“No,” Stefan said, his voice soft, but Ford cried out, and Rachel let out a squeak of sound.
“Iím all right, Stefan,” I told him, rolling stiffly to hands and knees. But he ignored me.
“We donít harm our guests,” Stefan said, and Ford whimpered.
I stood up, ignoring the protest of sore shoulders and hip. Iíd have bruises tomorrow, but nothing worse thanks to senseiís sometimes brutal how-to-fall sessions. The piano looked like it would survive our encounter as well.
“It wasnít Fordís fault,” I said loudly. “Heís just trying to do your job.” I donít know if it was true or not; I suspected Ford was just crazy. But I was willing to try anything to get Stefanís attention.
Still crouched between Ford and me, Stefan turned his head to look at me. His eyes were cold and hungry, and he gazed at me as though I were a complete stranger.
Better monsters than he had tried to cow me, so I didnít even flinch.
“Youíre supposed to be taking care of these people,” I snapped at him. Okay, so he did scare me, which is why I was snippy. Get-scared-and-get-mad wasnít always smart. I, raised in a pack of werewolves, certainly knew better. But looking at Stefan and what had happened to his home made me want to cry—and Iíd rather get scared and mad than do that. If Stefan thought I pitied him, heíd never let me help. Criticism was easy to take.
“Look at her—” I gestured toward Rachel, and Stefanís gaze followed my hand in response to the command in my voice, command I was just learning to borrow from Adam. There were a few perks to being the Alpha werewolfís mate.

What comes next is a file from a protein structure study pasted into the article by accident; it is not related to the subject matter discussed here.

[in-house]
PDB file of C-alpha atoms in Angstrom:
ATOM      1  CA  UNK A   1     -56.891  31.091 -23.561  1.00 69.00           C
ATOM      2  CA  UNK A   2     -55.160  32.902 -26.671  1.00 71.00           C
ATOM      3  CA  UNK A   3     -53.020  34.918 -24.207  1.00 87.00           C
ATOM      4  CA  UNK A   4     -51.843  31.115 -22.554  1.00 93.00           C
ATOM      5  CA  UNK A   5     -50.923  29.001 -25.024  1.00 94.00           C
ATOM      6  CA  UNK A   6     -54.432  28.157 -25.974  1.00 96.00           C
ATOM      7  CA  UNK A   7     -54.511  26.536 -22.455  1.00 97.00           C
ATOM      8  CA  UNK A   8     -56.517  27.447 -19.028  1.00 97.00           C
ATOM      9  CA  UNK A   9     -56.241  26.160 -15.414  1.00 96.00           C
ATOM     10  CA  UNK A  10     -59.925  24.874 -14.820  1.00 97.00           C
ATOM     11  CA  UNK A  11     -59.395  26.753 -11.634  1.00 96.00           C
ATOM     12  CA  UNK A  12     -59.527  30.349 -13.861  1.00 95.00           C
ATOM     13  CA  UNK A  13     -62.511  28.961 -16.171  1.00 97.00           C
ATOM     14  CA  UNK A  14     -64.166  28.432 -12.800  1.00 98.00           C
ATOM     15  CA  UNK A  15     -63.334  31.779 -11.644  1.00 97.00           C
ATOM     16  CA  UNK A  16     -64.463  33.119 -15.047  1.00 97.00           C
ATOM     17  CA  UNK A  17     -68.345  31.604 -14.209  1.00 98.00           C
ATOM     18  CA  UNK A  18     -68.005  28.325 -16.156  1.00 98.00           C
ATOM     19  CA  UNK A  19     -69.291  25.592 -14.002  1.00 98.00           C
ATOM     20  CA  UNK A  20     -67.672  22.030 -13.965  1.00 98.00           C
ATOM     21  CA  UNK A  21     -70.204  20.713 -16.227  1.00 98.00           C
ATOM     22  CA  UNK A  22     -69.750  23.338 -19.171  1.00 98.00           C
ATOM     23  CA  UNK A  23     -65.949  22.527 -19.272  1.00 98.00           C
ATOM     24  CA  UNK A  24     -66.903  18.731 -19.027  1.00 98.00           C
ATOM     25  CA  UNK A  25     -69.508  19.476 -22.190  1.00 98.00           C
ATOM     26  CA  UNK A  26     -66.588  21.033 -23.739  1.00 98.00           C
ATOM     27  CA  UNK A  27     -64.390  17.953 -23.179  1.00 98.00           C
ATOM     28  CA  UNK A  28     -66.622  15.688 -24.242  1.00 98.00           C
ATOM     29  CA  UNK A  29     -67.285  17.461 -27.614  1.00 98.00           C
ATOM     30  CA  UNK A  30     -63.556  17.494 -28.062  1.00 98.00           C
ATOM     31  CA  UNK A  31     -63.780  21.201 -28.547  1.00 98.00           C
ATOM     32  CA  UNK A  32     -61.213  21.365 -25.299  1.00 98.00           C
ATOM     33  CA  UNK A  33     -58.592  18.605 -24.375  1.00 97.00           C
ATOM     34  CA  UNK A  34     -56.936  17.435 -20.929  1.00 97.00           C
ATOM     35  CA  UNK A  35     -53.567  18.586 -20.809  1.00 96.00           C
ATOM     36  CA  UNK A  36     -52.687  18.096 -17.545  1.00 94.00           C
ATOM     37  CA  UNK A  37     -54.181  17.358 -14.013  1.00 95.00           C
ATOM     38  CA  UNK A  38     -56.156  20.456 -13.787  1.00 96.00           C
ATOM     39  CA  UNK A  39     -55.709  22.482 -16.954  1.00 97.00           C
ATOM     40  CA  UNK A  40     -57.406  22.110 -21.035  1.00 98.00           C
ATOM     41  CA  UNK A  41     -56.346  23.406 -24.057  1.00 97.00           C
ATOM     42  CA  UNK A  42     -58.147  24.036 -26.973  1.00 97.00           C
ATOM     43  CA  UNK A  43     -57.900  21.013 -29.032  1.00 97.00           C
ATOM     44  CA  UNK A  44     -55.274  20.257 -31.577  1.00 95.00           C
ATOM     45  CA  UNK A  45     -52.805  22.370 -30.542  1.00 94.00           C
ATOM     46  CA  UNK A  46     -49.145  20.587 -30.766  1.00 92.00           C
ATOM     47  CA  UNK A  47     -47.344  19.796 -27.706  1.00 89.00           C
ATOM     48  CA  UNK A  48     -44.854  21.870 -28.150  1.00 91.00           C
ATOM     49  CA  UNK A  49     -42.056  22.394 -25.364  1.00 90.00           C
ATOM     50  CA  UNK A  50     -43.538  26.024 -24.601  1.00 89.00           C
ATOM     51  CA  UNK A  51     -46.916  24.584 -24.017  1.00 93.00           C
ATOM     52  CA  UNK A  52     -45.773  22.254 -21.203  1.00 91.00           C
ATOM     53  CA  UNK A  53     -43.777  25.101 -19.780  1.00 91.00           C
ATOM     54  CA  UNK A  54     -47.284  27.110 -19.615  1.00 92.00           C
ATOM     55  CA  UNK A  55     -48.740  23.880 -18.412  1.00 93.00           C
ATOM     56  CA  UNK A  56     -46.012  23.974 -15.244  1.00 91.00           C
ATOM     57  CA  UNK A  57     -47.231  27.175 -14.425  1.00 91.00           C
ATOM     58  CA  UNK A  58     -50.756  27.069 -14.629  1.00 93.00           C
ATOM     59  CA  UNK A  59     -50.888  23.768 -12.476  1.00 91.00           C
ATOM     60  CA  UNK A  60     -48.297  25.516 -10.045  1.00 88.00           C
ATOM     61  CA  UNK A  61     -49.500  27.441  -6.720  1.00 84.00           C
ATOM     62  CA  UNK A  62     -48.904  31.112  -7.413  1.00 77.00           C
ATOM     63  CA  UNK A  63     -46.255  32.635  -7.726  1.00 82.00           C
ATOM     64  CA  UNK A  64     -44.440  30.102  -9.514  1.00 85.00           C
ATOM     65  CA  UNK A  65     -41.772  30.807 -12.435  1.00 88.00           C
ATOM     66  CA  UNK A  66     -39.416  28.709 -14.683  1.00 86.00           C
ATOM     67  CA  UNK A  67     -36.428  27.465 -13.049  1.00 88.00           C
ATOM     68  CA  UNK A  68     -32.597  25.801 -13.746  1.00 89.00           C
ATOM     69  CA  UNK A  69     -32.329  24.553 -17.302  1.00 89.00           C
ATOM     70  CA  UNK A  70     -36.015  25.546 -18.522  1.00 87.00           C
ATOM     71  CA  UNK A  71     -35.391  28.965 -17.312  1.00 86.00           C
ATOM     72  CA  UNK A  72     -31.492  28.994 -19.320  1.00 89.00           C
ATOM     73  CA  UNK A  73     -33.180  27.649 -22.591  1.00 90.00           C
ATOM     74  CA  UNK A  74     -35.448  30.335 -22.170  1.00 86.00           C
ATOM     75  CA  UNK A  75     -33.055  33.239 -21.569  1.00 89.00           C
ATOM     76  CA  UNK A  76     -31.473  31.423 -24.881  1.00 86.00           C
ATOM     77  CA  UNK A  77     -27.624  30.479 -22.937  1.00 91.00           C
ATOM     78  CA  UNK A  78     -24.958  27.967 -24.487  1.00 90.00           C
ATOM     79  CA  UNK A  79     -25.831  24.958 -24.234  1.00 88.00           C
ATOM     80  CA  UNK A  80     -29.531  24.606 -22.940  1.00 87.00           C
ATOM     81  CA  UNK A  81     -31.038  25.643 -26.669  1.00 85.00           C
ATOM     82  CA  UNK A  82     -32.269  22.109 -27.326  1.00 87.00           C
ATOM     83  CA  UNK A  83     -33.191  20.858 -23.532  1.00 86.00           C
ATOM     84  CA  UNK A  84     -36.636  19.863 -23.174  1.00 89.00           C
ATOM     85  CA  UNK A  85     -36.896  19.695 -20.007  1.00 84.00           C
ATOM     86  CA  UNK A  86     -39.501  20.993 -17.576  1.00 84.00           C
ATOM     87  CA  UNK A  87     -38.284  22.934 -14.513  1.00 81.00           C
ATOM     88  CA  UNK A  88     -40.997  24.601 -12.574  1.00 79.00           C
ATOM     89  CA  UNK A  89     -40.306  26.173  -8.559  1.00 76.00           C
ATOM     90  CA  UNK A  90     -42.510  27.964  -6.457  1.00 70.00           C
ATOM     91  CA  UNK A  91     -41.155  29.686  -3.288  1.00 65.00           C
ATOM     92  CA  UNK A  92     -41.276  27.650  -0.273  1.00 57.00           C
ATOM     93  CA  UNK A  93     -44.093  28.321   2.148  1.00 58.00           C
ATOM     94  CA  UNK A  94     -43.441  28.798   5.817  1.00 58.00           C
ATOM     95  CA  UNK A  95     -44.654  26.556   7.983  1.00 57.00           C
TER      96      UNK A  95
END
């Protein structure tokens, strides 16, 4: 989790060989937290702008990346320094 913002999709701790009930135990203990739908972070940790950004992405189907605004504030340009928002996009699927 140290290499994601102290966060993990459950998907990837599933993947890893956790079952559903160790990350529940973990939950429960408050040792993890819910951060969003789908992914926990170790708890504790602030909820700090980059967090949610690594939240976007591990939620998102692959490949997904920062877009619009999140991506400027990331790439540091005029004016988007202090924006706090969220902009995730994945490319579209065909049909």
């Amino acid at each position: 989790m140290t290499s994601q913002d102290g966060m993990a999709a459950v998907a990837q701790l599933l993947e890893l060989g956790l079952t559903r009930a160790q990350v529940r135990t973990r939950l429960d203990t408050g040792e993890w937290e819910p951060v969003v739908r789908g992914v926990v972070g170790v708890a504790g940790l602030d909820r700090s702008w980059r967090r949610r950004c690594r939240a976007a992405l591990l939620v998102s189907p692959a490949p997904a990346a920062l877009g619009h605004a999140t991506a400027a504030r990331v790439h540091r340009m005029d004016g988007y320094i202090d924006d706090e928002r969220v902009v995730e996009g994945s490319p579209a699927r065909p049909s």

Stefan jerked his gaze back to me as soon as he realized what Iíd done, baring his fangs in a way that reminded me more of one of the werewolves than a vampire. But the snarl died from his face, and he looked at Rachel again.
The tension died from his shoulders, and he looked down at Ford. I couldnít see the big manís face, but his body language clearly said surrender to my pack-trained sight.
“Merda,” said Stefan, releasing his hold on Ford.
The menace was gone from his face, but so was all trace of any emotion. He appeared almost dazed.
“Go get showered. Comb your hair and change your clothes,” I told him briskly, striking while he was still weak. “And donít dawdle and leave me at the mercy of your people for very long. Iím taking you out tonight to watch some bad movies with Warren, Kyle, and me. Adam is out of town, so thereís a slot open.”
Warren was my best friend, a werewolf, and third in the Columbia Basin Pack. Kyle was a lawyer, human, and Warrenís lover. Bad Movie Night was our therapy night, but sometimes we invited people we thought needed it.
Stefan gave me an incredulous stare.
“You obviously need someone to hit you with a cattle prod to get you moving,” I informed him with a sweeping gesture that took in the disreputable state of his house and his people. “But you got me instead, your friendly neighborhood coyote. You might as well give in because Iíll just annoy you until you do. Of course, I know a cowboy who probably has a cattle prod somewhere if it comes to that.”
One side of his mouth turned up. “Warren is a werewolf. He doesnít need a prod to get cows moving.” His voice sounded rough and unused. He glanced down at Ford.